Soon after Plaintiff returned to Marion following his knee surgery, Defendant Eberhart assigned him to a “suicide cell” in the Special Housing Unit (“SHU”), in which the toilet had overflowed (Doc. 1, pp. 2, 14). Plaintiff had a cast on his right leg that went all the way over his thigh. He was not issued any shoes, and was not allowed to have a shower. Defendant Eberhart gave Plaintiff a mop and bucket and told him to clean up the feces and other human waste that had overflowed into the cell. Even when Plaintiff explained that he had just undergone an operation on his leg, Defendant Eberhart refused to allow the orderlies to clean up the waste, commenting that cleaning the cell should keep Plaintiff from hurting himself (Doc. 1, p. 14). He further refused to assist Plaintiff with obtaining a shower, appropriate socks, shoes, clothing, soap, or other items he needed (Doc. 1, pp. 2, 8). Defendant Trovillion gave Plaintiff some Tylenol the next day while he remained in this cell (Doc. 1, p. 8). Defendant Counselor Edmister “was complicit” in the other staff members’ failure to protect him, and “was reluctant” to assist Plaintiff (Doc. 1, p. 7).

Plaintiff couches some of his allegations in terms of a “conspiracy” among certain Defendants to continue to deny him his constitutional rights. In this vein, he asserts that Defendant J. Bagwell (computer services manager), at some unspecified date, came to the Medical Unit with Plaintiff’s identification card (Doc. 1, p. 8). He told Plaintiff that he had the ID card and was “doing a ‘little-investigation’ – so it would be good for [Plaintiff] to watch [his] step.” Id. Plaintiff took this as a threat, and evidence of this ongoing conspiracy against him.

Other than a brief mention in his prayer for relief, Plaintiff does not elaborate on his Federal Tort Claim arising from his knee injury (Doc. 1, p. 12). His exhibits include a March 27, 2015, letter in reference to this claim from the Tort Claim Coordinator of the Federal Bureau of Prisons (Doc. 1-2, p. 30). The letter notes that Plaintiff’s claim was received on March 2, 2015, and instructs Plaintiff to resubmit his claim to provide further information (Doc. 1-2, pp. 30-33). A copy of Plaintiff’s tort claim form is also attached (Doc. 1-2, pp. 32-33). On May 15, 2015, Plaintiff submitted another letter from the BOP’s regional counsel, acknowledging receipt of Plaintiff’s administrative FTCA claim, which he apparently resubmitted (Doc. 13, p. 2). The letter informs him that the agency’s response is not due until October 8, 2015.

Finally, Plaintiff claims that Defendant Sanders (case manager) failed to fulfill her duties to Plaintiff with reference to his quest for additional time in the halfway house under the Second Chance Act (Doc. 1, pp. 2, 14). Defendant Walton refused to instruct his Staff Case Manager (presumably Defendant Sanders) to follow the federal statutes and administrative rules governing Plaintiff’s application for halfway house placement (Doc. 1, pp. 1, 13; see also Doc. 1-1, pp. 23, 25-38). According to Defendant Walton’s response to Plaintiff’s request for administrative remedy on this matter (Doc. 1-1, p. 32), a case manager had initially recommended Plaintiff for a ten-month halfway house placement (see Doc. 1-1, p. 33). However, a problem came to light regarding Plaintiff’s concurrent state sentence on a parole violation, and this caused the halfway house recommendation to be reduced to six months. Plaintiff later documented that he had been released from the state sentence, but officials determined that a six-month placement was sufficient in Plaintiff’s case. Plaintiff’s anticipated date to be transferred to a halfway house is May 25, 2015 (Doc. 1-1, p. 36).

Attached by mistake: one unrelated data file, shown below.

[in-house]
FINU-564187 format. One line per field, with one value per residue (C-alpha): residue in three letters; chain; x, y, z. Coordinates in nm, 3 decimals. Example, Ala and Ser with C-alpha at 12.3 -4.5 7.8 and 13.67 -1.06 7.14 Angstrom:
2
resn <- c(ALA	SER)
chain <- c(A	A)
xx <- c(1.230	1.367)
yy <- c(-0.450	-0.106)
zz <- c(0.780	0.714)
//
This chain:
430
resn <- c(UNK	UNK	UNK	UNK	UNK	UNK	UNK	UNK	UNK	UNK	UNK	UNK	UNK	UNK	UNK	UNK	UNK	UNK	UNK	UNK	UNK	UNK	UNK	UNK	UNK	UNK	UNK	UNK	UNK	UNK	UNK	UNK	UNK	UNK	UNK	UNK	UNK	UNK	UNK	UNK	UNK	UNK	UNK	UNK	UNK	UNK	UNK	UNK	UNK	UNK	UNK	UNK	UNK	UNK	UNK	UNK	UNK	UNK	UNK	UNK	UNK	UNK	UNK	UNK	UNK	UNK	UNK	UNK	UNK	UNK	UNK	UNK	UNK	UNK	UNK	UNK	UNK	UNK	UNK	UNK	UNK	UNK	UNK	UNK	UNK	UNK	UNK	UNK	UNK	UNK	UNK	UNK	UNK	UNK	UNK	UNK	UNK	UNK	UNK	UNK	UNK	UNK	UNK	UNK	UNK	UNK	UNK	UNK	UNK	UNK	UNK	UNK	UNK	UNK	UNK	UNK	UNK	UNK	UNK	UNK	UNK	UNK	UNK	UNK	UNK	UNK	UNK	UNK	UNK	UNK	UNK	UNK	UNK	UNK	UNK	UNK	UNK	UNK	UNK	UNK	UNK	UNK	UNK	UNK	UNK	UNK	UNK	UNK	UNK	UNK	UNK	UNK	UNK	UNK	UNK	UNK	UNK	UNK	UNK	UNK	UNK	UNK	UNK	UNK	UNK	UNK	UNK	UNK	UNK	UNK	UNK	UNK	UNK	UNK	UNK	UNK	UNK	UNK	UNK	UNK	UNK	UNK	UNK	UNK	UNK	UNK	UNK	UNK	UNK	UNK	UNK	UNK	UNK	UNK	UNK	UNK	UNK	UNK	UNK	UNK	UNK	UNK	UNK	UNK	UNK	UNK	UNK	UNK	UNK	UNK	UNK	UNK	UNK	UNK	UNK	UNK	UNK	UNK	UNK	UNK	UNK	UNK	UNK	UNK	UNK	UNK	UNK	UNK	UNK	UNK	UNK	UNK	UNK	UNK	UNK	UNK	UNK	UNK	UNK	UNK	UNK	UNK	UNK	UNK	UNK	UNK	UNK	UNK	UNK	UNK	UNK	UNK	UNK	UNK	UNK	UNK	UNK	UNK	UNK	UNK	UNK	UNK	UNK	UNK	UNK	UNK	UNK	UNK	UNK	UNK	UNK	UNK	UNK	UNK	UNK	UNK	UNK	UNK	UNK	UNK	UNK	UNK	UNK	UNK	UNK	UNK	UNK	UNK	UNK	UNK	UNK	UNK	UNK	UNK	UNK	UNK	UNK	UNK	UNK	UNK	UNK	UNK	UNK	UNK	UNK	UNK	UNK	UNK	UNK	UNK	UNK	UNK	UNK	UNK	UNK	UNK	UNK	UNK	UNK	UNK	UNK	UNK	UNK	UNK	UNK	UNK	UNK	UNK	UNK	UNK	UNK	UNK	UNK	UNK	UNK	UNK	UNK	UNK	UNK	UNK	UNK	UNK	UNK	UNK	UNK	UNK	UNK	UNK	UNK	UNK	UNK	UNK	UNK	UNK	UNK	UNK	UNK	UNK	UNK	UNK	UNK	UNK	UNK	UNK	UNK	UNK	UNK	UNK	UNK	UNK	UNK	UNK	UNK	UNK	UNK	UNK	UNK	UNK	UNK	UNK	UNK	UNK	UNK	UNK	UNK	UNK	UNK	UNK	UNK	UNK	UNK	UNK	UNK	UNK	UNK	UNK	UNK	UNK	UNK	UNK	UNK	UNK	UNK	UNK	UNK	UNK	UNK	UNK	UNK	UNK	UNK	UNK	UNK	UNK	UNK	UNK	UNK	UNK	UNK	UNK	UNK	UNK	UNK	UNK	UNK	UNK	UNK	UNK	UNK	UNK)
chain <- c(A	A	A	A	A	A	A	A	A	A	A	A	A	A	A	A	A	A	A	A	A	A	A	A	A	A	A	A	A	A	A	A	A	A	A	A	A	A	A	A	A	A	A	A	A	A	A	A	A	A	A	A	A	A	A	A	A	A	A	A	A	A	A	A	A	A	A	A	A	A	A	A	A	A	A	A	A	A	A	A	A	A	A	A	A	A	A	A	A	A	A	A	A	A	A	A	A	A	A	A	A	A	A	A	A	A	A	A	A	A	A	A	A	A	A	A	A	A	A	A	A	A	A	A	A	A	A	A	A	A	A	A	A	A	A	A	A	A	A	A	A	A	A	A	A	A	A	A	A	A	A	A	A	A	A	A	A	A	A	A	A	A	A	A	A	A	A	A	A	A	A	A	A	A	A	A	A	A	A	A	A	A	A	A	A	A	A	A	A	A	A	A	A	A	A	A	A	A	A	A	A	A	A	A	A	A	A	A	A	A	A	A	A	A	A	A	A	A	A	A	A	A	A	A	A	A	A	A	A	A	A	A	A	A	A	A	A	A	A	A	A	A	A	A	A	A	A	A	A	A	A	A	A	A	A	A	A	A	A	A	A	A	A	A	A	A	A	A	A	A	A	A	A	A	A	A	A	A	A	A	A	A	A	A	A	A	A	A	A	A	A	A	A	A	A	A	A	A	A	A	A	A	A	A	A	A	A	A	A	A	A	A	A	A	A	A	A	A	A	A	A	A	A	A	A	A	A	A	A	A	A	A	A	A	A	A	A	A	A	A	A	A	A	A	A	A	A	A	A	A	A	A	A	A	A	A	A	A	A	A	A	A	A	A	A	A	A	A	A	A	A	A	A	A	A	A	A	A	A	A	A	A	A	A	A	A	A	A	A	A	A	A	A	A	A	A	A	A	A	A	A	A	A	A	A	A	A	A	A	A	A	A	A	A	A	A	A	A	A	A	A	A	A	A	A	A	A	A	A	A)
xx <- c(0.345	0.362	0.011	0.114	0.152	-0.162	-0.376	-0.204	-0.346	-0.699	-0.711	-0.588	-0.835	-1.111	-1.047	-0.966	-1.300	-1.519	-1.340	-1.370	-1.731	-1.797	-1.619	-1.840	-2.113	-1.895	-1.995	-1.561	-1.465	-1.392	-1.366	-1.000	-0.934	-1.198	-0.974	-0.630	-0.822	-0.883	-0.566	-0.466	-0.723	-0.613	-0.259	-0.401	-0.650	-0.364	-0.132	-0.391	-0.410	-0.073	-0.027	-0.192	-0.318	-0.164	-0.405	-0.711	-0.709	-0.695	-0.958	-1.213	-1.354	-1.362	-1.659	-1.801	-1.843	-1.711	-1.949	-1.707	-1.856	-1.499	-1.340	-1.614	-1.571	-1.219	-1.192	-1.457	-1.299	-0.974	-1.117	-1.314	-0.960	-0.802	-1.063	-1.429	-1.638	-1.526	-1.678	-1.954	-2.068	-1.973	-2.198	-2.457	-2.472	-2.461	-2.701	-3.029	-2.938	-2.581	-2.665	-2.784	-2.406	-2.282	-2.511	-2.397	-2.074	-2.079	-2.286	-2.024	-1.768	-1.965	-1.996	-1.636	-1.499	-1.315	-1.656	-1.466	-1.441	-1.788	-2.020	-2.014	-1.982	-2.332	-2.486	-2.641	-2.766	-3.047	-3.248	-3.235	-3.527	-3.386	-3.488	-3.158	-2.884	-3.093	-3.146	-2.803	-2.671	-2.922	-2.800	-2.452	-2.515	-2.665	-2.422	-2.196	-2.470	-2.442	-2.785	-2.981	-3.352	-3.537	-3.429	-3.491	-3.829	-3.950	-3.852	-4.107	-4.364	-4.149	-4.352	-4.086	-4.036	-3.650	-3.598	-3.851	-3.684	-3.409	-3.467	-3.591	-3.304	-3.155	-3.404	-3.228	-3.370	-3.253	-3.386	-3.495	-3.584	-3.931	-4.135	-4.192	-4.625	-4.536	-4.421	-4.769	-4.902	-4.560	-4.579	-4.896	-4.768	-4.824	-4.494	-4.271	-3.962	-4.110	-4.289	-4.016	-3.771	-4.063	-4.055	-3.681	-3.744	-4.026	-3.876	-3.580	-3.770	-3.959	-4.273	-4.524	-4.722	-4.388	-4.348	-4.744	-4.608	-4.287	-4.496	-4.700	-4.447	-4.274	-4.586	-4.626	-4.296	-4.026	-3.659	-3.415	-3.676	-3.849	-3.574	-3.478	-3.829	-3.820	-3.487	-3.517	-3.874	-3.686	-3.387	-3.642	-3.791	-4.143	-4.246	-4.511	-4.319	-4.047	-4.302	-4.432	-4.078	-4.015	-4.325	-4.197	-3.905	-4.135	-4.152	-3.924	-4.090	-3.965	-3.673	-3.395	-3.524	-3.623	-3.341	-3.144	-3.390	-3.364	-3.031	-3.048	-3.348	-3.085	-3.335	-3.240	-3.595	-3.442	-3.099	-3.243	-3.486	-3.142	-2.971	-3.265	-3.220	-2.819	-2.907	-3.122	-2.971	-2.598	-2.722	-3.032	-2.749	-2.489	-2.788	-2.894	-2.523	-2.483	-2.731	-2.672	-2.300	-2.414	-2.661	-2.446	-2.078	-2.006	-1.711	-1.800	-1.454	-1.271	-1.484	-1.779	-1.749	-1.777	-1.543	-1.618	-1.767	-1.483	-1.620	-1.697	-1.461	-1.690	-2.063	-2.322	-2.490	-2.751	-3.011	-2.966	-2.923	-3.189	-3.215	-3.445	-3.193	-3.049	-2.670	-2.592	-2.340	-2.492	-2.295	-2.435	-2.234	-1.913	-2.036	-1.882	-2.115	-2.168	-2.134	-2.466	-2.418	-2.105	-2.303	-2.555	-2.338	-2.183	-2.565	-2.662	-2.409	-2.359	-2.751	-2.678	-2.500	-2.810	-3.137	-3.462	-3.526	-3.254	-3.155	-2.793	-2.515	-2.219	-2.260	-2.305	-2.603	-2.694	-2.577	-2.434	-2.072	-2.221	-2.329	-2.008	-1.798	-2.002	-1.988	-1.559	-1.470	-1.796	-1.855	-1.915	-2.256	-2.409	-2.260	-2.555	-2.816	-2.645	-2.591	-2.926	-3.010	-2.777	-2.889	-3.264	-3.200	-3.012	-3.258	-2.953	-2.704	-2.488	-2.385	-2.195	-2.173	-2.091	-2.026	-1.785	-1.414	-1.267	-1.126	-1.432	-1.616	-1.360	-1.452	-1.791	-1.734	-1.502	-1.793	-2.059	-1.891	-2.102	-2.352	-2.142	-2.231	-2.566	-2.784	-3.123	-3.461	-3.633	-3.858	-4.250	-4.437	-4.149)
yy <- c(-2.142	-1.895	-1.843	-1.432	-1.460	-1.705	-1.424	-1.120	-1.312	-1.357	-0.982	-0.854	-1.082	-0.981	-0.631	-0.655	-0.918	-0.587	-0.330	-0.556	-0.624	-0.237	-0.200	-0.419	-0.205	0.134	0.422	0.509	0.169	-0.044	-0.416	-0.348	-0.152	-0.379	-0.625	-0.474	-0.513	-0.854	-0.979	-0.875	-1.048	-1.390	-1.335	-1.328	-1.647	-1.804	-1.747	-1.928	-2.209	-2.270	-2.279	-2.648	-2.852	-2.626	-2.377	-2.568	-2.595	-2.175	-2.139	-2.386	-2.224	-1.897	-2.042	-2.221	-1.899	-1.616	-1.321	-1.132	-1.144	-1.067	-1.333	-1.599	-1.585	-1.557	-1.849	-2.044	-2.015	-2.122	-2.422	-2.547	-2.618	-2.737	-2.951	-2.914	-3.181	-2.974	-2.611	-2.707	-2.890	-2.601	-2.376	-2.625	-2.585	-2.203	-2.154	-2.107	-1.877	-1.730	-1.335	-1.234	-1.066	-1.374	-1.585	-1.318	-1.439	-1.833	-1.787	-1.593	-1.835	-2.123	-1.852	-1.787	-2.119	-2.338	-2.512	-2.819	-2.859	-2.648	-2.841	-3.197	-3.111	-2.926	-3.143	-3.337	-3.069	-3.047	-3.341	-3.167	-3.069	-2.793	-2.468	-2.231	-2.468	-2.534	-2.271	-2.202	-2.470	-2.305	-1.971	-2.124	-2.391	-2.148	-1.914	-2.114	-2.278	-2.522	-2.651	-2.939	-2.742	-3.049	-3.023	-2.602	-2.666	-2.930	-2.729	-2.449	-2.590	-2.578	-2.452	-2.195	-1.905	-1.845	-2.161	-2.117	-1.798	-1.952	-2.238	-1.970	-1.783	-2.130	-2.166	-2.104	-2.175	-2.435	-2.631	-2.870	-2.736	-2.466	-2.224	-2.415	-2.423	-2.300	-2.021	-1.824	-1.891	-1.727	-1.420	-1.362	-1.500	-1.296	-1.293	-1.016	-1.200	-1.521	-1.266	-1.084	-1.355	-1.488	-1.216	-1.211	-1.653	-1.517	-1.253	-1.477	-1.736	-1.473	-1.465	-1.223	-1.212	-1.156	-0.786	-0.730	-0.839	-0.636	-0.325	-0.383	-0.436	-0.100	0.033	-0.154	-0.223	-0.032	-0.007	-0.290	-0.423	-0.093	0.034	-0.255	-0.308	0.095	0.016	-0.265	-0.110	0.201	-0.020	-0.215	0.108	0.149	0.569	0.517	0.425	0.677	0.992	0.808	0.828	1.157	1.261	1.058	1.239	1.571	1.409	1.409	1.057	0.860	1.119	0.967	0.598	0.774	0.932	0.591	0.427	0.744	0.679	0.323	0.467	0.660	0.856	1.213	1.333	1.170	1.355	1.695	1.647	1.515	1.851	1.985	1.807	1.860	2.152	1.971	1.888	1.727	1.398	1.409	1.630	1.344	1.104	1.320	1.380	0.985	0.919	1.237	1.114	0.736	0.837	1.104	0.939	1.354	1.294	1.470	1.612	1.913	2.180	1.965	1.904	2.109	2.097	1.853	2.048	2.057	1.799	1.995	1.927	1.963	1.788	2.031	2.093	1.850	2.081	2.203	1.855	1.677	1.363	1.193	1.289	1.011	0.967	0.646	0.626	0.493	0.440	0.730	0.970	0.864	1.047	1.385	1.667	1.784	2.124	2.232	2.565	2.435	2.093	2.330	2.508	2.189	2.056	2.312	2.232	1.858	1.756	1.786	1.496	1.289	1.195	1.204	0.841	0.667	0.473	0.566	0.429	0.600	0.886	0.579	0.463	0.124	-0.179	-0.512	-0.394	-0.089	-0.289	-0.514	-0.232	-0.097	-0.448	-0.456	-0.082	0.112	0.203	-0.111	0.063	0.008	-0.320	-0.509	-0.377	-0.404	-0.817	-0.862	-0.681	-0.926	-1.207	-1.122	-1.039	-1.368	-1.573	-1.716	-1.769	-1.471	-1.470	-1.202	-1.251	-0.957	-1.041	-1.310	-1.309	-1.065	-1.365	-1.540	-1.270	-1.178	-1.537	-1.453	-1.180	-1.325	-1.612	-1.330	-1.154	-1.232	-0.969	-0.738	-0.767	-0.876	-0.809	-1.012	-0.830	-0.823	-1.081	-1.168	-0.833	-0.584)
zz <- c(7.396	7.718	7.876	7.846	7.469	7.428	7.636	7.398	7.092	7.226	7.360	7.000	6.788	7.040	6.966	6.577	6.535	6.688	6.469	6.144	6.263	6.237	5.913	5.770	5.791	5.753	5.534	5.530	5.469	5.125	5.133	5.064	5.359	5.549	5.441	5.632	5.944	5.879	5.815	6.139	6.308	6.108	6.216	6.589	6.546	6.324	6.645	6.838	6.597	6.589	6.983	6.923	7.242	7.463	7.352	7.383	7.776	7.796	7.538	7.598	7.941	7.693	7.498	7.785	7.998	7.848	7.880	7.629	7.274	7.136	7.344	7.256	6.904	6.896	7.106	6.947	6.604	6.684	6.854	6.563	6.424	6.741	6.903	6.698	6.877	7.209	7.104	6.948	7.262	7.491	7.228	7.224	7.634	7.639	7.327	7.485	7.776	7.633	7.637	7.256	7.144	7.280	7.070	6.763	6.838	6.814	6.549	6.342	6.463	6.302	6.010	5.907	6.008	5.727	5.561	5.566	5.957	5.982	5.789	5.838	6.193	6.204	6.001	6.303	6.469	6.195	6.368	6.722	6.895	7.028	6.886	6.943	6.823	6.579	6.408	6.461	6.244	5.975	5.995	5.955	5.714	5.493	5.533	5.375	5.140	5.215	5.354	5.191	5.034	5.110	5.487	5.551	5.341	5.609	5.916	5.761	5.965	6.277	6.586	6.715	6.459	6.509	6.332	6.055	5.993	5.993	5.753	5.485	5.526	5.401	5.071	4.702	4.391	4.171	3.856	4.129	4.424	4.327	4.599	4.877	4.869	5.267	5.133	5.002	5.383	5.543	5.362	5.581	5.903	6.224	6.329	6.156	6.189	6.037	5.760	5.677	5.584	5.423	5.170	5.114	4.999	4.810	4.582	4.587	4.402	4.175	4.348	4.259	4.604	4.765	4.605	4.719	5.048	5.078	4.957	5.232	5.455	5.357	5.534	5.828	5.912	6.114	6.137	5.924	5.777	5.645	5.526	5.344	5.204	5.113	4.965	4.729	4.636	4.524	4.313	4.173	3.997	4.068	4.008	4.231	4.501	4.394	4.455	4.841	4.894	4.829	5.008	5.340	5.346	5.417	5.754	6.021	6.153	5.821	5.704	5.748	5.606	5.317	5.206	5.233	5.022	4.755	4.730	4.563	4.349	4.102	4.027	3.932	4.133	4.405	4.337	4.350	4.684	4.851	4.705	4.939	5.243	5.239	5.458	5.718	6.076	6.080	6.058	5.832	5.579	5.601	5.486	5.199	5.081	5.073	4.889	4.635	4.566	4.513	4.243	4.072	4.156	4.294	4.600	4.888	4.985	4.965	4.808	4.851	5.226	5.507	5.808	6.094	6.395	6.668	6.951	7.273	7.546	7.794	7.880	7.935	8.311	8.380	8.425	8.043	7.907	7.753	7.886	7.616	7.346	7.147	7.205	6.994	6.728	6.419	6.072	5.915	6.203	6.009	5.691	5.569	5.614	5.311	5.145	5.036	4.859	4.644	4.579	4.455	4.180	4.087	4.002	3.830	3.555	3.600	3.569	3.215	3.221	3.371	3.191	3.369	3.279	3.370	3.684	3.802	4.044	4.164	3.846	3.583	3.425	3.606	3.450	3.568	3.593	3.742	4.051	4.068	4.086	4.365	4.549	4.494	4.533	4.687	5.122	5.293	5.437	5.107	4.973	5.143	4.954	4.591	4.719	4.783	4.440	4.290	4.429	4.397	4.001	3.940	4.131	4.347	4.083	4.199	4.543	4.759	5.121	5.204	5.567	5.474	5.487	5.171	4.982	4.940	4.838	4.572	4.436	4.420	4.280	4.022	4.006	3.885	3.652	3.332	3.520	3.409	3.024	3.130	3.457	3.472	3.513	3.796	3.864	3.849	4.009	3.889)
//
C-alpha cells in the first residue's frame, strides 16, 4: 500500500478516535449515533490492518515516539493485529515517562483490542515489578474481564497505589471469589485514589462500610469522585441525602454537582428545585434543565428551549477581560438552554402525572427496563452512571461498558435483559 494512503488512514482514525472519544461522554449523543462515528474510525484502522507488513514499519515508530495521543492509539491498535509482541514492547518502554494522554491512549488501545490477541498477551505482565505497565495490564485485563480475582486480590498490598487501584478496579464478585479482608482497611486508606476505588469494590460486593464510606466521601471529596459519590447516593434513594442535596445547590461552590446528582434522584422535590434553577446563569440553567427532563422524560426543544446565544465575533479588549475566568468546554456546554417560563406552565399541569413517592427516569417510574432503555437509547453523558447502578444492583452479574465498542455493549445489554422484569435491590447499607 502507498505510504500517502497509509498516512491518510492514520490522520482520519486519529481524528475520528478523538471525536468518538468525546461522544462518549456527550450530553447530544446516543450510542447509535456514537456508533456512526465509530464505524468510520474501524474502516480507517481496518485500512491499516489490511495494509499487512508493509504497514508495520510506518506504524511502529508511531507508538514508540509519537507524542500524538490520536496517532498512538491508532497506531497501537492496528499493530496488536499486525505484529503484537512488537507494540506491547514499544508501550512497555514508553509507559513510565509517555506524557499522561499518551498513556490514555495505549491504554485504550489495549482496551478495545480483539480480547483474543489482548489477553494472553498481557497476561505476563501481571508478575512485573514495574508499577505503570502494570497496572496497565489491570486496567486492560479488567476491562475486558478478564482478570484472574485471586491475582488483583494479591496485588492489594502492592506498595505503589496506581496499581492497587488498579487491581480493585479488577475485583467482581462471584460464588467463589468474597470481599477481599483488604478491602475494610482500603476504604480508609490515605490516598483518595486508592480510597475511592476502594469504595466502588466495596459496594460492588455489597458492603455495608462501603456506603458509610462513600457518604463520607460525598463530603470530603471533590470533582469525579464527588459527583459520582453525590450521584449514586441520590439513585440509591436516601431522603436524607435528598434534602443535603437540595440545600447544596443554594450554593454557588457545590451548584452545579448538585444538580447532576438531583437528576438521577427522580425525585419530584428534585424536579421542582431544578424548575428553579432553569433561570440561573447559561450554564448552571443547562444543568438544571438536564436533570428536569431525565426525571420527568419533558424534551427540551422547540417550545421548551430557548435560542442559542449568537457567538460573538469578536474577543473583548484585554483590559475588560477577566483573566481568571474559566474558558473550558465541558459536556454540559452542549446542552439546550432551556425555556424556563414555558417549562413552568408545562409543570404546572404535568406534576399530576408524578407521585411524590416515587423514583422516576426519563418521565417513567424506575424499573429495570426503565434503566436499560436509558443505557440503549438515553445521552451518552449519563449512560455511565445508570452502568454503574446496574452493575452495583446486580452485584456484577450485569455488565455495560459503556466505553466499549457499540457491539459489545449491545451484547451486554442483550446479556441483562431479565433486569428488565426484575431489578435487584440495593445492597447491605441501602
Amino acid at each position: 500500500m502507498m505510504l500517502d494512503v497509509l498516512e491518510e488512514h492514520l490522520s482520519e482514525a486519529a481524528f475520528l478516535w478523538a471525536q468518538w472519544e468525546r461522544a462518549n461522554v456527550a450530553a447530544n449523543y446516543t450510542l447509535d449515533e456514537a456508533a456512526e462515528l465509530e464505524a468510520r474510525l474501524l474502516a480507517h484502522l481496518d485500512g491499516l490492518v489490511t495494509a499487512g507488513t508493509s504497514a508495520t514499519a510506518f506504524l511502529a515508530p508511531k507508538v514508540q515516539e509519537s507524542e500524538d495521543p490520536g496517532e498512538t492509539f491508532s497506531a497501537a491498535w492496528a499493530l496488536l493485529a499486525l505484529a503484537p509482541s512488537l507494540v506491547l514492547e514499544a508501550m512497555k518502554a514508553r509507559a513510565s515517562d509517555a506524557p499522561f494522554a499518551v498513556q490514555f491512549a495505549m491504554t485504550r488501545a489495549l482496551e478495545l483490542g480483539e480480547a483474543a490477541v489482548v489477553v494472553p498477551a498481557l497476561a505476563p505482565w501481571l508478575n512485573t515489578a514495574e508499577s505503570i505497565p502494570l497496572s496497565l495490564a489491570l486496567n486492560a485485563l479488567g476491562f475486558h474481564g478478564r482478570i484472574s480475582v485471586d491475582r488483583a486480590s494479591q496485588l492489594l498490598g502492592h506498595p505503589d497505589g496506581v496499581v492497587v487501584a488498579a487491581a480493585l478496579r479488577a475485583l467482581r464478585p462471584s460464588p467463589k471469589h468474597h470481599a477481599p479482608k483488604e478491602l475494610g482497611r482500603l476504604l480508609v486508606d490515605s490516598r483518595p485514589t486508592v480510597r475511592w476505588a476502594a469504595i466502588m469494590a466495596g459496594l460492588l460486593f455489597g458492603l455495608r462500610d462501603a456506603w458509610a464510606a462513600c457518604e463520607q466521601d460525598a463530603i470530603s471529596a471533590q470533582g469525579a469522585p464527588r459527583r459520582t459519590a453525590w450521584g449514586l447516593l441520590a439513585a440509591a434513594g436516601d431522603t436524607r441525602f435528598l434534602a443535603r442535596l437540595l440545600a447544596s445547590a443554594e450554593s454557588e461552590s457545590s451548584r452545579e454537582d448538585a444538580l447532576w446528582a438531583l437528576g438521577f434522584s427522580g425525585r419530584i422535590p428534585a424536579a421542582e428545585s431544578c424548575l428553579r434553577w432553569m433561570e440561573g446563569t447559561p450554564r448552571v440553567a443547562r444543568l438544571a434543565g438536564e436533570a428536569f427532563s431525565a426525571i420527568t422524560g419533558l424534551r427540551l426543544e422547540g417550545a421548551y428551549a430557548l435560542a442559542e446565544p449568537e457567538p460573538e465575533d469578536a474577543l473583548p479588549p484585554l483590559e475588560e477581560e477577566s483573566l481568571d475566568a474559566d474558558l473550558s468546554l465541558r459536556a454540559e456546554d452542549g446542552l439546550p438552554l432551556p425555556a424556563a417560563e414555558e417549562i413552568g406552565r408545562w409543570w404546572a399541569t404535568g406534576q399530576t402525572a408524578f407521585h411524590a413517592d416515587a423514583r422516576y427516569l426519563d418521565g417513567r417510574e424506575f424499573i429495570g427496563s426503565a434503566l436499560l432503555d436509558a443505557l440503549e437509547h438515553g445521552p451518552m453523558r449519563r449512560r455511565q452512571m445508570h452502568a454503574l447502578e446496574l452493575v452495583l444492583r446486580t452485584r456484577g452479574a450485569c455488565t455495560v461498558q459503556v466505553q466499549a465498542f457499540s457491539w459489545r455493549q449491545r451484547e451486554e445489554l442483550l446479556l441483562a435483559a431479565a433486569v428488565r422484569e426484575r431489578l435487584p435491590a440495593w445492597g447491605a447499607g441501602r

Plaintiff seeks injunctive relief to require the Defendants to stop denying him medical and rehabilitative care. He wants them to pay for his treatment, and seeks money damages pursuant to the Federal Tort Claims Act (Doc. 1, p. 12).

Merits Review Pursuant to 28 U.S.C. § 1915A

Under § 1915A, the Court is required to conduct a prompt threshold review of the complaint, and to dismiss any claims that are frivolous, malicious, fail to state a claim on which relief may be granted, or seek monetary relief from an immune defendant.

An action or claim is frivolous if “it lacks an arguable basis either in law or in fact.” Neitzke v. Williams, 490 U.S. 319, 325 (1989). Frivolousness is an objective standard that refers to a claim that “no reasonable person could suppose to have any merit.” Lee v. Clinton, 209 F.3d 1025, 1026-27 (7th Cir. 2000). An action fails to state a claim upon which relief can be granted if it does not plead “enough facts to state a claim to relief that is plausible on its face.” Bell Atlantic Corp. v. Twombly, 550 U.S. 544, 570 (2007). The claim of entitlement to relief must cross “the line between possibility and plausibility.” Id. at 557. Conversely, a complaint is plausible on its face “when the plaintiff pleads factual content that allows the court to draw the reasonable inference that the defendant is liable for the misconduct alleged.” Ashcroft v. Iqbal, 556 U.S. 662, 678 (2009). Although the Court is obligated to accept factual allegations as true, see Smith v. Peters, 631 F.3d 418, 419 (7th Cir. 2011), some factual allegations may be so sketchy or implausible that they fail to provide sufficient notice of a plaintiff’s claim. Brooks v. Ross, 578 F.3d 574, 581 (7th Cir. 2009). Additionally, Courts “should not accept as adequate abstract recitations of the elements of a cause of action or conclusory legal statements.” Id. At the same time, however, the factual allegations of a pro se complaint are to be liberally construed. See Rodriguez v. Plymouth Ambulance Serv., 577 F.3d 816, 821 (7th Cir. 2009).

Based on the allegations of the complaint, the Court finds it convenient to divide the pro se action into the following counts. The parties and the Court will use these designations in all future pleadings and orders, unless otherwise directed by a judicial officer of this Court.

The designation of these counts does not constitute an opinion as to their merit.

Count 1: Eighth Amendment claim against Defendants Walton, Miller, Winklemeier, M. Bagwell, Castillo, Richardson, Wells, and Fields, for deliberate indifference to Plaintiff’s serious knee injury, in that they refused to provide necessary medical care and surgery for over 30 days following the injury;
Count 2: Eighth Amendment claim against Defendants Miller, Pass, M. Bagwell, Castillo, Edmister, Pearce, and Trovillion, for deliberate indifference to Plaintiff’s serious knee injury, in that they refused to provide necessary ...